However support in principle for these schemes could be increased, or reduced, depending on how the revenues were raised. The 2020 survey found that support dropped from 62% to 39% (and opposition increased from 21% to 34%) if the revenues were returned to the road user through lower ‘road tax’ [sic]. Conversely, support increased, and opposition fell, if the revenues were used to improve public transport (64% support, 17% opposition), tackle climate change (63% support, 17% opposition), or improve air quality (65% support, 14% opposition). Support was maximised (69%, with just 14% opposed) if higher charges were levied on the most polluting vehicles.
Former Chancellor George Osborne decided to hypothecate the revenues from vehicle excise duty to support road building. The Ipsos Mori data suggest that there would be significantly higher public support for using road user charging revenues (however they were raised) to support sustainable transport instead.
The Government should adopt a package of traffic restraint measures that seeks to reduce demand for both longer-distance and urban travel, thereby aiming to tackle both the local and global impacts of motorised traffic, while earmarking the proceeds to improve the provision of (and support the use of) healthy and sustainable alternatives.
In July 2020, the Government issued ‘Gear Change’, its vision for the future of cycling and walking. Cycling UK strongly supports its vision (though we remain concerned that the Government has allocated only a fraction of the funding needed to achieve its admirable objectives). One of its commitments was to “Establish a national electrically-assisted bike support programme.” It noted, correctly, that e-bikes “are particularly useful for people who, for example, need to ride in business clothes without breaking sweat, or to ride up hills, or to travel long distance, who are older or less fit, or who are otherwise put off by the physical effort of an ordinary bike. As such, they could be hugely important in our goal of bringing non-traditional groups to cycling including older and disabled people.”
So far though, no funding has been announced for this, nor any details of how the scheme will work, nor any timescales for implementing it.
The European market for e-bikes grew nearly 12-fold from 2006 to 2014 (from 98K to 1,139K units annually). Yet the UK’s e-bike market is very under-developed, compared with countries like the Netherlands (where e-bikes account for 21% of bike sales) or Belgium (50% of sales). Hence there is a very strong case for the Government to support increased use of e-bikes as part of the its Industrial, Clean Growth and Clean Air strategies.
Projects to promote e-bike use have been shown not only to increase cycle use but also to reduce car use, and hence pollutant emissions. Initial feedback from demonstration projects run by the charity CoMoUK (previously known as Carplus Bikeplus) found that that 46% of participants were using e-bikes for regular trips that they had previously made by car or taxi. A separate e-bike hire project in Brighton found that participants reduced their car use by an average of 20% during the project. These results match findings of reduced car-use from other e-bike projects in the UK and the Netherlands, Norway, Switzerland, Australia and California.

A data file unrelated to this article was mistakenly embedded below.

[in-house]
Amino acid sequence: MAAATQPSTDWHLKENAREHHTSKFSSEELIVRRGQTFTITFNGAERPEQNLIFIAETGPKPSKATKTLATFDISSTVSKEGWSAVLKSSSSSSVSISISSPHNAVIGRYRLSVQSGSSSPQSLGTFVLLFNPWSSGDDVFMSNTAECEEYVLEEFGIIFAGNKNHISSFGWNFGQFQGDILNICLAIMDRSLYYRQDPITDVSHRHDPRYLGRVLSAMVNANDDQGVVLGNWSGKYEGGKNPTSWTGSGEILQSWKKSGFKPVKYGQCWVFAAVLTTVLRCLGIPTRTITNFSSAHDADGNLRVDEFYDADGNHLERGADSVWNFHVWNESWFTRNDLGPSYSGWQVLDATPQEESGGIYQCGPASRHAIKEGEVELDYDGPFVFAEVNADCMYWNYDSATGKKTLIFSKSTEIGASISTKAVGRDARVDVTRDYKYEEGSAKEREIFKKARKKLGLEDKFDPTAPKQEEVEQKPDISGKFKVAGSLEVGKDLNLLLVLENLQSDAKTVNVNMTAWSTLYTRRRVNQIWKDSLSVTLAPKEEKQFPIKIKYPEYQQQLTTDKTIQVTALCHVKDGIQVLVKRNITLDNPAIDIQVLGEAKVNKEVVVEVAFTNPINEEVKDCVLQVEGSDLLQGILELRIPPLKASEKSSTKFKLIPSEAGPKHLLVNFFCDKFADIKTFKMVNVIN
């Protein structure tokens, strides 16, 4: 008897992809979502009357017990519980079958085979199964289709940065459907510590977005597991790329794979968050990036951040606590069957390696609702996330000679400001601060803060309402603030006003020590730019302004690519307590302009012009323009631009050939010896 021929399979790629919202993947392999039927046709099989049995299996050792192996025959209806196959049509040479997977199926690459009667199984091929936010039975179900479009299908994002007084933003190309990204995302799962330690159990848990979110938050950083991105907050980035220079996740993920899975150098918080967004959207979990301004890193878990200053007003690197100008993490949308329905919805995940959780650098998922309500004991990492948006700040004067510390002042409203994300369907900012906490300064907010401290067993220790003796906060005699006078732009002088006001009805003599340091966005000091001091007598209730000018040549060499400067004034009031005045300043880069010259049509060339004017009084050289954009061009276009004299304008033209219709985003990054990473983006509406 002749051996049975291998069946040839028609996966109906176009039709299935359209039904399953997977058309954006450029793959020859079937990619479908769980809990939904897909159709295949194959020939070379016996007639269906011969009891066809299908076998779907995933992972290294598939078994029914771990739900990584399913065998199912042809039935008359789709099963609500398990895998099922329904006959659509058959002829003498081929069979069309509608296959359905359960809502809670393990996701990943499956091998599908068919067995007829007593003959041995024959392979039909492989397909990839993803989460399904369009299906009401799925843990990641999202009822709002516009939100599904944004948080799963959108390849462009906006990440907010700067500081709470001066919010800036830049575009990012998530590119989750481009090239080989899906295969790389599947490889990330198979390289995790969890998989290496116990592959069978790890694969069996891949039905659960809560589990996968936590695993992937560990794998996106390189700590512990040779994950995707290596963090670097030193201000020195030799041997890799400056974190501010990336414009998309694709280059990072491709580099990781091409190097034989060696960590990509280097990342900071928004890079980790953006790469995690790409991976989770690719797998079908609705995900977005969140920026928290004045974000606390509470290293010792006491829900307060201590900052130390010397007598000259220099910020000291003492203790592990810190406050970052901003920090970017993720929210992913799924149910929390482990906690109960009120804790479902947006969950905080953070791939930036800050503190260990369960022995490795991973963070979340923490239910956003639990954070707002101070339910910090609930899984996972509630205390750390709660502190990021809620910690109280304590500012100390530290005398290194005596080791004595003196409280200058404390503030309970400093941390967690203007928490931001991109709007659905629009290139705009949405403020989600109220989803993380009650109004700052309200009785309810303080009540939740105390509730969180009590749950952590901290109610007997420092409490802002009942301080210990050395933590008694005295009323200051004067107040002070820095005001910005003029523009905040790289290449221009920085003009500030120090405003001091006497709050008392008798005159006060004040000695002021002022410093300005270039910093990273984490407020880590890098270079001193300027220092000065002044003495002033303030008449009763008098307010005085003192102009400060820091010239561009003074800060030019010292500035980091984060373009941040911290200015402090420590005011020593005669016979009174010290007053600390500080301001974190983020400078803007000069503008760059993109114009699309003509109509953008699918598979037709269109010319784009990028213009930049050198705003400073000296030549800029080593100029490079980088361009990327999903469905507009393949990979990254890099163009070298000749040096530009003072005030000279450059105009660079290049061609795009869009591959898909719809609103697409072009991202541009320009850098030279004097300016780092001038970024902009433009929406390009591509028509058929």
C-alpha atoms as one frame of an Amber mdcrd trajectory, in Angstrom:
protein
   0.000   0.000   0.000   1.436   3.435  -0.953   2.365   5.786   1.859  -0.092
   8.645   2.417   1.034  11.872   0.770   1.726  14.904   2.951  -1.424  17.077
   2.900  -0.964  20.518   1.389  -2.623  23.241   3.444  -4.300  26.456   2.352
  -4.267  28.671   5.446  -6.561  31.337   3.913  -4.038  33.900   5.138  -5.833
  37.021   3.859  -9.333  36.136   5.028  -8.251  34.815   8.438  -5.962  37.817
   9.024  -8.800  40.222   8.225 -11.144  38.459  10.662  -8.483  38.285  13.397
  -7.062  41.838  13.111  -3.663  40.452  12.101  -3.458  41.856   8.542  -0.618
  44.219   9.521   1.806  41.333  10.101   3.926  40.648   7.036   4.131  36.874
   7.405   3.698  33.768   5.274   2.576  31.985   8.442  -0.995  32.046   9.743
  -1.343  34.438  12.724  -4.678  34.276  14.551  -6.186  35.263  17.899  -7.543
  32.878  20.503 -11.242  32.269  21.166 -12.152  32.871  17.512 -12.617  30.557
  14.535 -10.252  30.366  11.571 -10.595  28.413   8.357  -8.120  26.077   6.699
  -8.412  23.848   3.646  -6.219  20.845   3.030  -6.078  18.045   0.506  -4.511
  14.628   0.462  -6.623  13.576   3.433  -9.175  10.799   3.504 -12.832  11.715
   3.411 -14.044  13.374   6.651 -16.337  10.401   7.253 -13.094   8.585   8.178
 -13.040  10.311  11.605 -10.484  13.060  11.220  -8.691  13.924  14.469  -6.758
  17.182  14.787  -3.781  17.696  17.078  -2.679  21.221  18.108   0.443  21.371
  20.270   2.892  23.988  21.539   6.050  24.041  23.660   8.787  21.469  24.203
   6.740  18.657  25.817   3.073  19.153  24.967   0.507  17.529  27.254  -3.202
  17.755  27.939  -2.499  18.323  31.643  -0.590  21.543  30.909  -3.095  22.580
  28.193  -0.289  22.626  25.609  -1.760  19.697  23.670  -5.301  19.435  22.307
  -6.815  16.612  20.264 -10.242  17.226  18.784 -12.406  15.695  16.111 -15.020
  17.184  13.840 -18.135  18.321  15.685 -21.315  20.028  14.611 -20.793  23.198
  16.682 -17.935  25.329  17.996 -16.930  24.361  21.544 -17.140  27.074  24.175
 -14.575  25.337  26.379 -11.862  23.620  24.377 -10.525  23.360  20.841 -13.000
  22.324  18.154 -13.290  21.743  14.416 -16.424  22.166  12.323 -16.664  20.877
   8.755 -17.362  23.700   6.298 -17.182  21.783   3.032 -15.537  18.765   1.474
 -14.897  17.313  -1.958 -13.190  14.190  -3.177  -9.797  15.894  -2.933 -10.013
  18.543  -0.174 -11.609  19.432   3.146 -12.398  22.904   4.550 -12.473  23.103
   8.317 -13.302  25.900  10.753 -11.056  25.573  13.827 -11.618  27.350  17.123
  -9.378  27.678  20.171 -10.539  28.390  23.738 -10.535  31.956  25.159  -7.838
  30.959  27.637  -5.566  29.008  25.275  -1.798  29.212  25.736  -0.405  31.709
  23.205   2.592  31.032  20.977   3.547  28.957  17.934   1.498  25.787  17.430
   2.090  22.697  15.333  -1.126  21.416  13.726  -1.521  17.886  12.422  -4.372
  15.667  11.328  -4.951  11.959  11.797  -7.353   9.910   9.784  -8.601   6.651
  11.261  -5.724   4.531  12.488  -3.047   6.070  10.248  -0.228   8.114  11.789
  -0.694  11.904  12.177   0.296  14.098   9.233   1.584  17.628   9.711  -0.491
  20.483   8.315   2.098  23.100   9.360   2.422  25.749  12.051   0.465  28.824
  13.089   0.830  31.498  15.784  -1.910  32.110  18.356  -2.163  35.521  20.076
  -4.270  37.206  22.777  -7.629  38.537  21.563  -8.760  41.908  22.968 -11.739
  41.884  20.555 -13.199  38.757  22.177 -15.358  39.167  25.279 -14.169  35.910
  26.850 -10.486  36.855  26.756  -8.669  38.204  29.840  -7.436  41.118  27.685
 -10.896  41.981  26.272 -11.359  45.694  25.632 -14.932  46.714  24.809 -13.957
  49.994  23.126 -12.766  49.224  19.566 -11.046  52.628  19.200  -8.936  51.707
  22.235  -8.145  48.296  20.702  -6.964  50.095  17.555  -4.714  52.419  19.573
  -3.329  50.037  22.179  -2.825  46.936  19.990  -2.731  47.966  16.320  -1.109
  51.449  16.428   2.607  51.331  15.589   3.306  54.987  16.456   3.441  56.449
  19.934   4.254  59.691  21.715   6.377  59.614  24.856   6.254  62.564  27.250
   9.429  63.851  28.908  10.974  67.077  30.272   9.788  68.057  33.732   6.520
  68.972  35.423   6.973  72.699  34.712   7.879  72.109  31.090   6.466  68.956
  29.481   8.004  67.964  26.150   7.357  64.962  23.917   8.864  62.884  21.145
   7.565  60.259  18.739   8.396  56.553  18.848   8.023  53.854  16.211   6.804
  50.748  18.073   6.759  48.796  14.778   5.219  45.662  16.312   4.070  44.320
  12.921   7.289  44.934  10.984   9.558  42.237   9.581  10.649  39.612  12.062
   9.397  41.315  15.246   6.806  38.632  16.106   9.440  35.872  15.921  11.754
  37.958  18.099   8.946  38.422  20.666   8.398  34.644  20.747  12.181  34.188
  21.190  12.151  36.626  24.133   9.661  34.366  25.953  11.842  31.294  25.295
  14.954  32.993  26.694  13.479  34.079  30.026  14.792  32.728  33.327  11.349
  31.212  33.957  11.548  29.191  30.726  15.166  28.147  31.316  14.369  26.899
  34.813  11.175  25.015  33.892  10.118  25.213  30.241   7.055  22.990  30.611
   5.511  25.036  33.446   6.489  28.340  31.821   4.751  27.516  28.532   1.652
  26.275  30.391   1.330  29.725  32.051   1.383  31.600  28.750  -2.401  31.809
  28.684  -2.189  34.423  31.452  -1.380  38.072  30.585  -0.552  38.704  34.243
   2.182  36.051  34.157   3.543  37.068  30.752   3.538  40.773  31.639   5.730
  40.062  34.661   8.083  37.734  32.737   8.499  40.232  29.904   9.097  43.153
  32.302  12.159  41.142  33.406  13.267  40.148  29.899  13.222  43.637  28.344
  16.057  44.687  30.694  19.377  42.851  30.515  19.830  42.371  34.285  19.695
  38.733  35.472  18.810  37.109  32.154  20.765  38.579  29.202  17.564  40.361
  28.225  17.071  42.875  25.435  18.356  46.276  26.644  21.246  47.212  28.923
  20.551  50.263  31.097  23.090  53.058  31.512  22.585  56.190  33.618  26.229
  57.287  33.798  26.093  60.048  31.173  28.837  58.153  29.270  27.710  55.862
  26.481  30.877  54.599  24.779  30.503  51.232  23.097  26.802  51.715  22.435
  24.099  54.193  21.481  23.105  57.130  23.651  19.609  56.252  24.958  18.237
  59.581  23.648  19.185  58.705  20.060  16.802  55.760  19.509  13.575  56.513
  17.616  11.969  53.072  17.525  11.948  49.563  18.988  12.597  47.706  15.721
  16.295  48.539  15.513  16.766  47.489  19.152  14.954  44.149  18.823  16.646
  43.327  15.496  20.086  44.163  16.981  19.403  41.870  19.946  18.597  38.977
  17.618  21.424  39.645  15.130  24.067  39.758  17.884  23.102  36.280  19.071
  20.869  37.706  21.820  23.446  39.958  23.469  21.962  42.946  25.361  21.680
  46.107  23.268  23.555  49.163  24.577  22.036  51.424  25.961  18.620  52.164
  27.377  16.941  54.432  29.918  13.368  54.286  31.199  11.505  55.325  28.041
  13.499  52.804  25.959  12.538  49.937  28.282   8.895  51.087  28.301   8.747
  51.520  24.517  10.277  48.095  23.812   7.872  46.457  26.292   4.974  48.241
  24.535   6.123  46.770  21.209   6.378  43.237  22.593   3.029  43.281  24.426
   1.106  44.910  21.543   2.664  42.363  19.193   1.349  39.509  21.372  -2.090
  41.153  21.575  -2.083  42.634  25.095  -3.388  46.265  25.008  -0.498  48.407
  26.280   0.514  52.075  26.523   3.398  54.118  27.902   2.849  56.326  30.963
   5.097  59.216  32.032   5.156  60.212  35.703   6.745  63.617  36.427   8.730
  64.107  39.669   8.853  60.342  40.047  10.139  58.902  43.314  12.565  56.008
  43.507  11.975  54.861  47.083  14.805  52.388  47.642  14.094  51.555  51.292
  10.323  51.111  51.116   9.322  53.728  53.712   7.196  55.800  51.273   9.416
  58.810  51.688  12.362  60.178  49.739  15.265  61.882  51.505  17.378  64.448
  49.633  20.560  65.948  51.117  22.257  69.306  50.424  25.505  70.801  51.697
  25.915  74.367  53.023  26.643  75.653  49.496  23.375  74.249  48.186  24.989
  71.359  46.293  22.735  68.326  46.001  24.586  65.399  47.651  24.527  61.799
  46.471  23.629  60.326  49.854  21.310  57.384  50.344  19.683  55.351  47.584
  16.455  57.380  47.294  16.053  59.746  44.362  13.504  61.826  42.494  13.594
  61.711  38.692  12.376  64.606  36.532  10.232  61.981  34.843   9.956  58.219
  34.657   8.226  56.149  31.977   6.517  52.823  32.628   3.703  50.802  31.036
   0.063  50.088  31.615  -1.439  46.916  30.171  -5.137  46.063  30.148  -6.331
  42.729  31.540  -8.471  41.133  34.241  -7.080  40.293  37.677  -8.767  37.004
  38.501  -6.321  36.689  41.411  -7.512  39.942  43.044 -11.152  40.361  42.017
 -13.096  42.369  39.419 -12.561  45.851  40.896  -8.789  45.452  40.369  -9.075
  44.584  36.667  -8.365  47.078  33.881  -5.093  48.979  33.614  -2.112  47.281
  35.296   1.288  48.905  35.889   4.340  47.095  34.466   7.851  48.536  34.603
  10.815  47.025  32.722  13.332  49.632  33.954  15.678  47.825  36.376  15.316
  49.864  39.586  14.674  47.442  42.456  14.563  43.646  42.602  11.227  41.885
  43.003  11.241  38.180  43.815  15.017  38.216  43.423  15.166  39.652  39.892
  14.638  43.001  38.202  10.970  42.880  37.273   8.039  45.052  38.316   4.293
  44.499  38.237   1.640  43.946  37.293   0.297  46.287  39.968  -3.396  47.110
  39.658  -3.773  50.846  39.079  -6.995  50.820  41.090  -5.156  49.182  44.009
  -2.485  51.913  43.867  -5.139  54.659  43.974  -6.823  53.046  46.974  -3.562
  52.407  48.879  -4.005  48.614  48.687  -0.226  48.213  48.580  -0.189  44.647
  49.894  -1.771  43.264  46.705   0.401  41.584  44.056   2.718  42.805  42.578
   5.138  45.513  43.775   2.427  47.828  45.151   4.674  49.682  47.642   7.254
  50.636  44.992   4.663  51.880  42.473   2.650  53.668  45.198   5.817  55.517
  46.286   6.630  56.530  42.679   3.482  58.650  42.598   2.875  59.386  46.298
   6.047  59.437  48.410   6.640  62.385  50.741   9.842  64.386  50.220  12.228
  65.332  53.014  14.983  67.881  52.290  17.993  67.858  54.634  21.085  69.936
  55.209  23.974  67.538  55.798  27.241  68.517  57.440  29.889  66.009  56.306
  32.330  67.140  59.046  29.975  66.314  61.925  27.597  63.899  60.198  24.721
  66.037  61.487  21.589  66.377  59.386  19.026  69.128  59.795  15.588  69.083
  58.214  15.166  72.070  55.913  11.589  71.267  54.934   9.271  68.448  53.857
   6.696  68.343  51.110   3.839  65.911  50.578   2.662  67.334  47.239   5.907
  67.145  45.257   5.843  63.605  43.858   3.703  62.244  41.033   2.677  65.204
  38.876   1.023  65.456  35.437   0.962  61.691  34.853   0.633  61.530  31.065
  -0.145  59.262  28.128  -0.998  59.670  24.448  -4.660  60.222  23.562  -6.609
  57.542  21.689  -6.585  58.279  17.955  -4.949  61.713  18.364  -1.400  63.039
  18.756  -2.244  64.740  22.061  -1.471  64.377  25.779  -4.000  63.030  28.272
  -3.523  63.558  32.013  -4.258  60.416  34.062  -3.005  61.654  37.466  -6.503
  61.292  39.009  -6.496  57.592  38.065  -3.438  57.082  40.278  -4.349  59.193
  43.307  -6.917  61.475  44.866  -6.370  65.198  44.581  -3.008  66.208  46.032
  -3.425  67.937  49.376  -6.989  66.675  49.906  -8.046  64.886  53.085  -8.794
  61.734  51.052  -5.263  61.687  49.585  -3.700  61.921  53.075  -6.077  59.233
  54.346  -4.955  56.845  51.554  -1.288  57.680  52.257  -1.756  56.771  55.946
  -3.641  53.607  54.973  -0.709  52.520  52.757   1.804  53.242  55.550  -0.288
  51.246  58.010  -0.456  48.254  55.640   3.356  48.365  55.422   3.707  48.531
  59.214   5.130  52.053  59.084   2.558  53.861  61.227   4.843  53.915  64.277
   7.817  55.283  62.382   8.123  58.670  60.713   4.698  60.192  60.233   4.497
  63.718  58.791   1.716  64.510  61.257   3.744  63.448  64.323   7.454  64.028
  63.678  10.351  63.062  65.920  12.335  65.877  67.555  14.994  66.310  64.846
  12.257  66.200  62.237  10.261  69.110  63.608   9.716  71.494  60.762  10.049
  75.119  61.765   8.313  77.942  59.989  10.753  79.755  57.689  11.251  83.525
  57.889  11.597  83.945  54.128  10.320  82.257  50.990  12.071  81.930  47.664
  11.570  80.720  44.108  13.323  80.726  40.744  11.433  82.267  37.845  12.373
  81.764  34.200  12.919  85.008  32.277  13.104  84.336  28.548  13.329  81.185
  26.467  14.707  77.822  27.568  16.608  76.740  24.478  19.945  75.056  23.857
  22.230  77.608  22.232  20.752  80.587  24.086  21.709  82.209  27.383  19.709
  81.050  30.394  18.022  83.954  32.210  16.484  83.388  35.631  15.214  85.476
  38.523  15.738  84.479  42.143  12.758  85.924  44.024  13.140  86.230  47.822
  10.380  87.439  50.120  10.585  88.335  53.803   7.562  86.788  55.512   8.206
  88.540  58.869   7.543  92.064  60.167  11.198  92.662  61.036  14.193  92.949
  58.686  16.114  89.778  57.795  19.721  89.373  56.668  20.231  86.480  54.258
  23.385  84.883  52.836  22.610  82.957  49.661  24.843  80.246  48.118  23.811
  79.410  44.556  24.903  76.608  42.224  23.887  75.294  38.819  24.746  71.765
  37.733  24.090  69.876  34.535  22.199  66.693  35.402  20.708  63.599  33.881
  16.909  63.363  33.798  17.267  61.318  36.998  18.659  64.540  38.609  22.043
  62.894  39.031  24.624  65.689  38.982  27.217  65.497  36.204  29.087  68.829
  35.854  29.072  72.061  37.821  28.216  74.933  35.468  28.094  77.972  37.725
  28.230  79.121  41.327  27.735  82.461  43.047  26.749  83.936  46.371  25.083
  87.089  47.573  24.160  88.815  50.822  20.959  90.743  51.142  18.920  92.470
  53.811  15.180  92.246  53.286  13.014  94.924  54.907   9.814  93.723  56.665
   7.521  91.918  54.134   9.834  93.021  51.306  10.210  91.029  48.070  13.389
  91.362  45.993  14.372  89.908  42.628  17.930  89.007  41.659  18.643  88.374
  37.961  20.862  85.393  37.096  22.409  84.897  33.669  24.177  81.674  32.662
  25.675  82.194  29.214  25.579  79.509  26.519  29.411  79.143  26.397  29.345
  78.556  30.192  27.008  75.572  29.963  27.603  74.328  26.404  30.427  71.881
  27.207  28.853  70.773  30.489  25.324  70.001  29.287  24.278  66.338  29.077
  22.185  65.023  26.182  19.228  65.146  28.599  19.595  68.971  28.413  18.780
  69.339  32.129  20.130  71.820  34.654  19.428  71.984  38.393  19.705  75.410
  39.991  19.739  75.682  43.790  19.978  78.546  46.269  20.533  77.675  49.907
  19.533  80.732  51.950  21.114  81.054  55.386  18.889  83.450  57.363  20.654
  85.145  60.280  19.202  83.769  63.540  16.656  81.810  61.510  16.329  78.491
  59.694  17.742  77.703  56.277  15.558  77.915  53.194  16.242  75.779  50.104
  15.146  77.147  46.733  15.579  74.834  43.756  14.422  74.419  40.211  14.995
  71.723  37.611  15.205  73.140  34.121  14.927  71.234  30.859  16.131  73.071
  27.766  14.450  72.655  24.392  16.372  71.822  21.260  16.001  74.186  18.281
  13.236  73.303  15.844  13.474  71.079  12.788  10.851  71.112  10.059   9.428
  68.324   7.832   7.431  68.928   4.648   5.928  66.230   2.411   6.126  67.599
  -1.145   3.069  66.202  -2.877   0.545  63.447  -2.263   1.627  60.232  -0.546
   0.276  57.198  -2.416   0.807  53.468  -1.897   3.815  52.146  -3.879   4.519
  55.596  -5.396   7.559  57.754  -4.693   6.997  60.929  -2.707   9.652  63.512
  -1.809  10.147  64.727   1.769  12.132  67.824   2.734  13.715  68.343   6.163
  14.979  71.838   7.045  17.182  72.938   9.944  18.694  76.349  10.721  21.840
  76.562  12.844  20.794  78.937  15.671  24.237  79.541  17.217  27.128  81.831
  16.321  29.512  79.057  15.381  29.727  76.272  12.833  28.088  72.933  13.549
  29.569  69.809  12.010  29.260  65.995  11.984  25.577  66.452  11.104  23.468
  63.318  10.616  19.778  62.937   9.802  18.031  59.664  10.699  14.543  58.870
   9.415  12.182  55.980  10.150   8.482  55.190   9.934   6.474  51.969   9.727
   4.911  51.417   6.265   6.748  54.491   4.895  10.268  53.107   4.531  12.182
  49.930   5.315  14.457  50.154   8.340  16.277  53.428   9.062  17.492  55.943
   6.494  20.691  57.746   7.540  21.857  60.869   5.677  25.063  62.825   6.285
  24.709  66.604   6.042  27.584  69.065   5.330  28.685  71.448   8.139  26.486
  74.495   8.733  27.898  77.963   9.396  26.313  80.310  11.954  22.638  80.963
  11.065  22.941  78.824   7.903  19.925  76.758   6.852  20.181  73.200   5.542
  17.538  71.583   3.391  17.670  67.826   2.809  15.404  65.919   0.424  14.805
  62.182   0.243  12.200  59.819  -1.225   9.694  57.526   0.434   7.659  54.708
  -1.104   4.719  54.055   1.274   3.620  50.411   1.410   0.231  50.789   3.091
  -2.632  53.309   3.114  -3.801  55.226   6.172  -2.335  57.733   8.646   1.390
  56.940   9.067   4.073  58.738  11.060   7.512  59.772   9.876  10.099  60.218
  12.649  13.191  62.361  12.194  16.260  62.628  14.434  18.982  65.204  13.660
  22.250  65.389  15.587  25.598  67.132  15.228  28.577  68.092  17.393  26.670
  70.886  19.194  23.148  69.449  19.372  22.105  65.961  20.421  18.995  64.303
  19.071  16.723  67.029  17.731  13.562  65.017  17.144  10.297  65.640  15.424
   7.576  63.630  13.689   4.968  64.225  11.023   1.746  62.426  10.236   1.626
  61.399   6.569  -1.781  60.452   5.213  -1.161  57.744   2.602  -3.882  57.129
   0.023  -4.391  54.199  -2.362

Taken together these studies also indicate that:
The Government’s Office for Zero Emissions Vehicles (OZEV) provides generous subsidies for the uptake of electric cars and vans, but no support for e-bikes other than cargo-bikes. This is despite evidence that, per pound spent, subsidising e-bike purchases is at least twice as cost-effective as electric car subsidies as a way to reduce CO2 emissions. It would also deliver reductions in congestion, road danger and physical inactivity that cannot be achieved by supporting electric cars.
It is however worth considering how a general e-bike purchase subsidy could be complemented by a more targeted support package, including ‘try before you buy’ schemes e.g. for health patients and/or people with disabilities. This could be done by providing more generous support for people who are registered as disabled and/or receive disability welfare benefits, or who are recommended to take up cycling as a form of ‘exercise on referral’ by their GP.
This last point potentially links the proposal with another commitment in ‘Gear Change’, namely “to work more closely with the NHS, incentivising GPs to prescribe cycling”. This will involve “deliver[ing] personalised care to incentivise GPs to prescribe cycling wherever appropriate. A stock of cycles would be available to lend, with training, access to cycling groups and peer support; in some cases, if they used them enough, patients would be allowed to keep them”.
This could have been a description of Cycling UK’s ‘Cycling for Health’ and ‘Community Cycle Clubs’ programmes:
We therefore urge the Government to consider a general e-bike subsidy scheme, complemented by more targeted support for people who are either registered disabled or who receive disability welfare payments, or who receive a referral from their GP to take part in a cycling on prescription scheme.
Finally, cargo-bikes, particularly electric-assisted cargo-bikes also have the potential to replace vans, particularly for ‘last-mile’ goods deliveries in urban areas. The EU-wide Cyclelogistics project (to which Cycling UK contributed) found that 51% of motor-vehicle trips in EU towns involving the transport of goods could be accomplished by cargo bikes.
We therefore strongly urge the Government to reconsider OZEV’s remit, tasking it with providing support for e-bikes as well as electric cars, vans and other vehicles.
Policy Director, Cycling UK
 https://assets.publishing.service.gov.uk/government/uploads/system/uploads/attachment_data/file/875508/final-greenhouse-gas-emissions-tables-2018.xlsx, table 20.
 www.gov.uk/government/statistics/final-uk-greenhouse-gas-emissions-national-statistics-1990-to-2018, table 19.